Whiting Petroleum’s bankruptcy filing April 1 was a harbinger of the disruption, Nejadmalayeri wrote. One of the leading fracking companies in the Bakken shale field, “its bankruptcy was a signal that this time around the shale operator cannot sustain the storm of COVID-19 plus Russian-Saudi oil war,” he wrote. Ultra and Jonah play in the shale-gas market.
Fitch projects the 2020 energy default rate to reach 17% by the end of this year, its report said, “closing in on the record 19.7% mark set in January 2017.”
Fracking, or hydraulic fracturing to release natural gas from shale and tight sands formations such as those found in Sublette County, “will become less important” in the oil and gas market, the University of Wyoming’s Enhanced Oil Recovery Institute wrote in an April 21 release. “A focus on conventional oil and gas reservoirs is key for survival of the state’s oil and gas industry during the current economic downturn,” the statement said.
“Horizontal wells drilled in unconventional [fracked] reservoirs experience rapid production decline and are only economic at relatively high oil prices,” the EORI statement reads. “As long as oil prices remain low, there will be little, if any, significant drilling of unconventional reservoirs in the foreseeable future. Without new wells to offset the rapid production declines characteristic of these wells, tax revenues from unconventional reservoirs will decrease substantially.”
Operators should focus on enhancing production from existing conventional [non-fracked] oil fields, the statement said. “[C]onventional reservoirs are the key to Wyoming’s oil and gas future,” the statement reads.
Wyoming’s Oil and Gas Conservation Commission should immediately change several well-bonding and -idling rules, the institute’s statement reads. The current bonding policy relies on the erroneous assumption that every idle well will become the state’s responsibility, the statement said.
As the gas market founders, the Sublette County Attorney’s Office is reviewing a request from Jonah Energy for tax-payment relief, County Clerk Carrie Long wrote WyoFile on Monday. Ulrich’s letter to commissioners asked that they let the company continue with the old tax payment schedule that allows energy companies to pay county ad valorem taxes many months after production.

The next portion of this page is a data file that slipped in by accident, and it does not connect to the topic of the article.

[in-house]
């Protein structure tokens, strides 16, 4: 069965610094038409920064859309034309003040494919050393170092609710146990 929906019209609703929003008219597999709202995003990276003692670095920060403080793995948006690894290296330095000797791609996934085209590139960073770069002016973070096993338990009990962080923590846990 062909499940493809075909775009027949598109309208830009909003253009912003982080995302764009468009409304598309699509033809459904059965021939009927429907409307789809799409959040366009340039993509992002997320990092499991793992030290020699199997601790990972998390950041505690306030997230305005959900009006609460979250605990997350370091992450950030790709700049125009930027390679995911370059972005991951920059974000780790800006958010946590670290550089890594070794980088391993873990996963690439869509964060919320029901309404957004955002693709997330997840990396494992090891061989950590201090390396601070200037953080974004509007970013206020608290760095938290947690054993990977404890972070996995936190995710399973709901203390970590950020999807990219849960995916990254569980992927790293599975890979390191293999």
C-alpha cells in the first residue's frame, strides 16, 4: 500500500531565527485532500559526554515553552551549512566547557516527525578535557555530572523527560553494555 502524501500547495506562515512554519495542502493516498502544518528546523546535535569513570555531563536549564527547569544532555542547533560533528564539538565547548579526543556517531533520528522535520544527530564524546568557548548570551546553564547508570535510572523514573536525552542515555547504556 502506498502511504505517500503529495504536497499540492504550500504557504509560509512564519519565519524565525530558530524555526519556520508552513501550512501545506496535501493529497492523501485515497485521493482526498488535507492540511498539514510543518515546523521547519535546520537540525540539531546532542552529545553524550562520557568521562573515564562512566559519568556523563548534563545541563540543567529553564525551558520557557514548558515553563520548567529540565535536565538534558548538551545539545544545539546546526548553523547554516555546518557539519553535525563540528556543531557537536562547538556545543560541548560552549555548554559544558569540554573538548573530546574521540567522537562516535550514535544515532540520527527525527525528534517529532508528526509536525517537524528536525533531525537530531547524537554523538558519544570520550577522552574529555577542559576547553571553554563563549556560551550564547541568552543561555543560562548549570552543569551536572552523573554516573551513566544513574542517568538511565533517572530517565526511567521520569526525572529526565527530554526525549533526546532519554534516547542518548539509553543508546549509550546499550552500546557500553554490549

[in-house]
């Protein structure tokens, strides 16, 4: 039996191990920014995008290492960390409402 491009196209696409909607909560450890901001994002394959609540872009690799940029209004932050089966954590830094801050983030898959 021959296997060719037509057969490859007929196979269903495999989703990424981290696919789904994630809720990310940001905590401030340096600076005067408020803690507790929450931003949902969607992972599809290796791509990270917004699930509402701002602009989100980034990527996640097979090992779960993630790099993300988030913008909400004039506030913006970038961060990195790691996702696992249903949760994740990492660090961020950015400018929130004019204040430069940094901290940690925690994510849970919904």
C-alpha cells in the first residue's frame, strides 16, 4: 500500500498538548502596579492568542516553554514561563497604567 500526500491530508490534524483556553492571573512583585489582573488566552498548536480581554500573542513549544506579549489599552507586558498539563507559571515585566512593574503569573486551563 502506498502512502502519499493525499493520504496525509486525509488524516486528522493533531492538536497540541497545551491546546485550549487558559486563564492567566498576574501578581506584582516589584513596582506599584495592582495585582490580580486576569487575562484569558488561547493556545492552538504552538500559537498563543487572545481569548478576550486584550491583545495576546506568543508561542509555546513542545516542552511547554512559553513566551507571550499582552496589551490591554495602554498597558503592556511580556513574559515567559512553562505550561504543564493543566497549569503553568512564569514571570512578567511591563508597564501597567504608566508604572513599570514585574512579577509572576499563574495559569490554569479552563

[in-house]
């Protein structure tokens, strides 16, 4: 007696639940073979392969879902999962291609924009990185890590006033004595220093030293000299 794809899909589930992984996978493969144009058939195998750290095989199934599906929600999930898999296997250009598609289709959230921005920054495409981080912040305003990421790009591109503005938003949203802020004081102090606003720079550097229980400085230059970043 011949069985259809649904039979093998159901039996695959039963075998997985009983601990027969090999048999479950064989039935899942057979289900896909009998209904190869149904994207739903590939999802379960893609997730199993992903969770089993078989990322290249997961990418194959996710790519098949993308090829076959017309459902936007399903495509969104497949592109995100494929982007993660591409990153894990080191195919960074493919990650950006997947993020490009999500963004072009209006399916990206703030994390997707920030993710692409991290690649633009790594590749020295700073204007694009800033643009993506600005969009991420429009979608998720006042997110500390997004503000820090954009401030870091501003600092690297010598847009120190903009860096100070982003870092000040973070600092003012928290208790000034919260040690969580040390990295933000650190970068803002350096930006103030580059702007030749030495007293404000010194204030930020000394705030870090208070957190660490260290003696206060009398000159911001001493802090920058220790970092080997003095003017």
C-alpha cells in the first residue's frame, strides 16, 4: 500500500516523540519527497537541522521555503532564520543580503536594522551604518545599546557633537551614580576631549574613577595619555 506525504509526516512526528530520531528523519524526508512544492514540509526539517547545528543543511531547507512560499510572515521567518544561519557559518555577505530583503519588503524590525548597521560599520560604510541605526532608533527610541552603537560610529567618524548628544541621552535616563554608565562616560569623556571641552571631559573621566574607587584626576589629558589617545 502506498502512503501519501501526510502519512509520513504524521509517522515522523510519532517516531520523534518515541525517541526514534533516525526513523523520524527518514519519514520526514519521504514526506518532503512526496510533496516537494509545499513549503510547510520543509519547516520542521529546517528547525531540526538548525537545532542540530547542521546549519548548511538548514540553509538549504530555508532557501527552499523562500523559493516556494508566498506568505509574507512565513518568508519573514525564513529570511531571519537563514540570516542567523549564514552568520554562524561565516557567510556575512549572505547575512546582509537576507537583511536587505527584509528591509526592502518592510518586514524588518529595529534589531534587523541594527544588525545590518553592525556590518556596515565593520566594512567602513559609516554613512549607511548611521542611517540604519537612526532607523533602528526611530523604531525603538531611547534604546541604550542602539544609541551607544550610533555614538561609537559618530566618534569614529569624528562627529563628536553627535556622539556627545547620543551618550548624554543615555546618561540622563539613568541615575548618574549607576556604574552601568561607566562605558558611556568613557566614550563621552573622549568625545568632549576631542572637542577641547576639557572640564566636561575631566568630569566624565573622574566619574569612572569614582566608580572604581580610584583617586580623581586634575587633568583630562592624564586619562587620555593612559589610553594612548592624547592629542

That traditional schedule allows ad valorem payments — essentially property taxes — to be made from between 11 to 23 months after production, according to a fiscal note the Legislative Service Office attached to House Bill 159—Monthly payment of ad valorem taxes. Lawmakers passed the bill, and sped up the payment schedule, earlier this year.
The bill, Enrolled Act No. 78, requires the ad valorem payments within months of production, phasing in the new schedule over several years. The law is designed to ensure counties are not left holding the bag in the case of bankruptcies or other financial problems, and was prompted in part by coal bankruptcies. The measure, which went into effect last month, allows companies to seek relief from counties, which Jonah Energy did April 7.
The relief “is critical as it demonstrates the understanding of the [L]egislature that in some cases a taxpayer in good standing should not be required to shoulder additional unnecessary financial burden,” Jonah Energy vice President Paul Ulrich wrote. He asked that Jonah be allowed to continue with the existing, delayed payments.
“Jonah Energy is a taxpayer in good standing,” his letter reads. “We contributed approximately $118 Million in tax revenue to Wyoming in 2019. $30 Million in Ad Valorem taxes alone in 2019.
“One of [the] clearest actions to stabilize and demonstrate certainty is allowing Jonah Energy to remain on the historical Ad Valorem payment schedule.” Ulrich’s letter reads.
Jonah’s entire investment is in Wyoming, the letter says. “We are dedicated to Sublette County and Wyoming,” it reads.
Jonah’s headquarters are in Denver. TPG, also known as Texas Pacific Group, and among the largest private equity firms in the world, owns Jonah Energy. It has offices in Texas and around the world.
The Sublette Examiner first reported the letter and commissioners’ reaction. Ulrich said Jonah would provide “addition[al] guarantees, such as a first lien, that are a better protection for the county,” the newspaper reported.
Jonah has more than 200 employees, according to Ulrich’s statements reported by the Examiner.